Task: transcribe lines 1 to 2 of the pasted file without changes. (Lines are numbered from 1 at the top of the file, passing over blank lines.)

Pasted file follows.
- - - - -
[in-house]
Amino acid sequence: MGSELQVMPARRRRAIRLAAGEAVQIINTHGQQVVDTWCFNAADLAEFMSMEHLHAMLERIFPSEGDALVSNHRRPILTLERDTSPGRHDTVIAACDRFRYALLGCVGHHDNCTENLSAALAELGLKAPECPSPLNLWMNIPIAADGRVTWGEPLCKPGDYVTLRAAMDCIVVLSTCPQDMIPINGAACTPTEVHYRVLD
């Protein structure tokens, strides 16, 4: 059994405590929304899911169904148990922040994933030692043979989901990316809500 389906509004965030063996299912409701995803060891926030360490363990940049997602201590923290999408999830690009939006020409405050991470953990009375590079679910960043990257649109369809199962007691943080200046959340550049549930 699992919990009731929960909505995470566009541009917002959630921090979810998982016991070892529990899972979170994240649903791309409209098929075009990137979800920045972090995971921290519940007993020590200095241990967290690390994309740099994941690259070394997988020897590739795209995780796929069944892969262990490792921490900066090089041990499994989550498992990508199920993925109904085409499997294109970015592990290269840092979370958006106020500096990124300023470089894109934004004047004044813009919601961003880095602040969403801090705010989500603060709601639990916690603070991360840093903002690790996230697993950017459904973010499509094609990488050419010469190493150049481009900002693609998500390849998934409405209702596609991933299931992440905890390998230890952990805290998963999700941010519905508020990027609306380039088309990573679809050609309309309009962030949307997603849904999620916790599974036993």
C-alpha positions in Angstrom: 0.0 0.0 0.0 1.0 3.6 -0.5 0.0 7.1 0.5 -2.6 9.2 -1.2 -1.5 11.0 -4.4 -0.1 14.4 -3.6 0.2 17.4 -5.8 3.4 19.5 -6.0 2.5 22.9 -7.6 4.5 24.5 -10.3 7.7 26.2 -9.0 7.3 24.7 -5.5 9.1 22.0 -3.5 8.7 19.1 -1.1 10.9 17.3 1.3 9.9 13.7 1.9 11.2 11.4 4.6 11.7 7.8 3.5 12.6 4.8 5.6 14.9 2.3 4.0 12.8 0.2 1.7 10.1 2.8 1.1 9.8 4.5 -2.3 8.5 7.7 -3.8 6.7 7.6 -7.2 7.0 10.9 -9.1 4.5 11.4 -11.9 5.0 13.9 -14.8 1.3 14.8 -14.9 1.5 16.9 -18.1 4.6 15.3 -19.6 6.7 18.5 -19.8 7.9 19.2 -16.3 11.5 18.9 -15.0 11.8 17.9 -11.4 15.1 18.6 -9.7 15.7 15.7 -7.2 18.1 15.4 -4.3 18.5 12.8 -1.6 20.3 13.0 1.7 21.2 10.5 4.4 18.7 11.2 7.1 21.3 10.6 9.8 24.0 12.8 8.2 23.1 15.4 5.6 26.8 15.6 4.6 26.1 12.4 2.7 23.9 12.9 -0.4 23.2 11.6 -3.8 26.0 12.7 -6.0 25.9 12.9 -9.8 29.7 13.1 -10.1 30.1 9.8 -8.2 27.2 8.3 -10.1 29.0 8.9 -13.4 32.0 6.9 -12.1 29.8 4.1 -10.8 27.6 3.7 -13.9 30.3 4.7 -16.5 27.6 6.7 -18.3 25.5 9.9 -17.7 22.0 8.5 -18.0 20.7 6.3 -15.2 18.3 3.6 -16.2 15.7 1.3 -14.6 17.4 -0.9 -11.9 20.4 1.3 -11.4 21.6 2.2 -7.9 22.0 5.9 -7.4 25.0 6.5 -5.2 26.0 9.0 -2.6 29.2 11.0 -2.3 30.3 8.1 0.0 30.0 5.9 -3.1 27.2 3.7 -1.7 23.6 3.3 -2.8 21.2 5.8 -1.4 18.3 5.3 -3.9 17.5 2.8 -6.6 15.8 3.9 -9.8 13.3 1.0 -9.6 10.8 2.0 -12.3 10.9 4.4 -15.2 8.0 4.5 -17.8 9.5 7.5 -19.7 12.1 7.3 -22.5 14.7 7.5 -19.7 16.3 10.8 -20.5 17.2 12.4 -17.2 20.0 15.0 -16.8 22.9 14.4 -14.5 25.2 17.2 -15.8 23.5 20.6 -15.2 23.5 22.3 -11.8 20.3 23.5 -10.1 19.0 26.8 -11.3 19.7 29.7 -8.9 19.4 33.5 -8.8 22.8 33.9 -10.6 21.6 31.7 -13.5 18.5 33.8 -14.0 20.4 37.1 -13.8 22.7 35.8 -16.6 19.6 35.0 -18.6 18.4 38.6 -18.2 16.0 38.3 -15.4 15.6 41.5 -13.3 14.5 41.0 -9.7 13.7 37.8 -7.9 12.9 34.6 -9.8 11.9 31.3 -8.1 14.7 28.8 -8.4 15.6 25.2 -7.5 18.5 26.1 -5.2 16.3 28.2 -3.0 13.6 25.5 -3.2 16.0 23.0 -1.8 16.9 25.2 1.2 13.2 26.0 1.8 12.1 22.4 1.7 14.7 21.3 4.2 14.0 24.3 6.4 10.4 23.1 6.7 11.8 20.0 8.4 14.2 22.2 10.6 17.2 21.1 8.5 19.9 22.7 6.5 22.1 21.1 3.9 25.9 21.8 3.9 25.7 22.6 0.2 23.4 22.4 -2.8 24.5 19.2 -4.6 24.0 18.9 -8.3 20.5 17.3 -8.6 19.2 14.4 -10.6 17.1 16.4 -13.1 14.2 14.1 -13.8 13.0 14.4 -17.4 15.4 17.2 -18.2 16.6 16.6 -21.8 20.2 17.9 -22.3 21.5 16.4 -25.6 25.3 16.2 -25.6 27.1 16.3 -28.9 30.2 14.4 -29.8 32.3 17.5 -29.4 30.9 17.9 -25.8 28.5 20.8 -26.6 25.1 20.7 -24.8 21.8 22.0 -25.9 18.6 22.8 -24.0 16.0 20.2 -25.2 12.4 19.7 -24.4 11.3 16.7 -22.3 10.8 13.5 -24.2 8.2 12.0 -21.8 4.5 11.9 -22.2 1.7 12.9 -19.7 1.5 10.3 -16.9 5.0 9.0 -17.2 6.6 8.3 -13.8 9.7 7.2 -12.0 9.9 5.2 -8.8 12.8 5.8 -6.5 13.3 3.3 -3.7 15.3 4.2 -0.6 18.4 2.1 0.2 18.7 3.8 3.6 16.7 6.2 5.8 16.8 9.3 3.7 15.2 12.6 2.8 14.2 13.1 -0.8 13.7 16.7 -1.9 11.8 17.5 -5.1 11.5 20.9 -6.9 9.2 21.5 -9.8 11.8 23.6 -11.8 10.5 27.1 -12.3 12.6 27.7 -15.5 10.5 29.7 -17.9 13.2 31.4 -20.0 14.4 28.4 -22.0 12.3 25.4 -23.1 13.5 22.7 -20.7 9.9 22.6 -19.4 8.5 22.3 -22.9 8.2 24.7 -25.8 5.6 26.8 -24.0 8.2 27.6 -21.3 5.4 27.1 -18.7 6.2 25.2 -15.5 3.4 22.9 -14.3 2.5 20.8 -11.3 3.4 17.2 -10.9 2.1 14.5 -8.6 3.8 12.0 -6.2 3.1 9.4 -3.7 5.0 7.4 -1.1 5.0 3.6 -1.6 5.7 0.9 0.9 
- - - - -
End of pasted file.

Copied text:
[in-house]
Amino acid sequence: MGSELQVMPARRRRAIRLAAGEAVQIINTHGQQVVDTWCFNAADLAEFMSMEHLHAMLERIFPSEGDALVSNHRRPILTLERDTSPGRHDTVIAACDRFRYALLGCVGHHDNCTENLSAALAELGLKAPECPSPLNLWMNIPIAADGRVTWGEPLCKPGDYVTLRAAMDCIVVLSTCPQDMIPINGAACTPTEVHYRVLD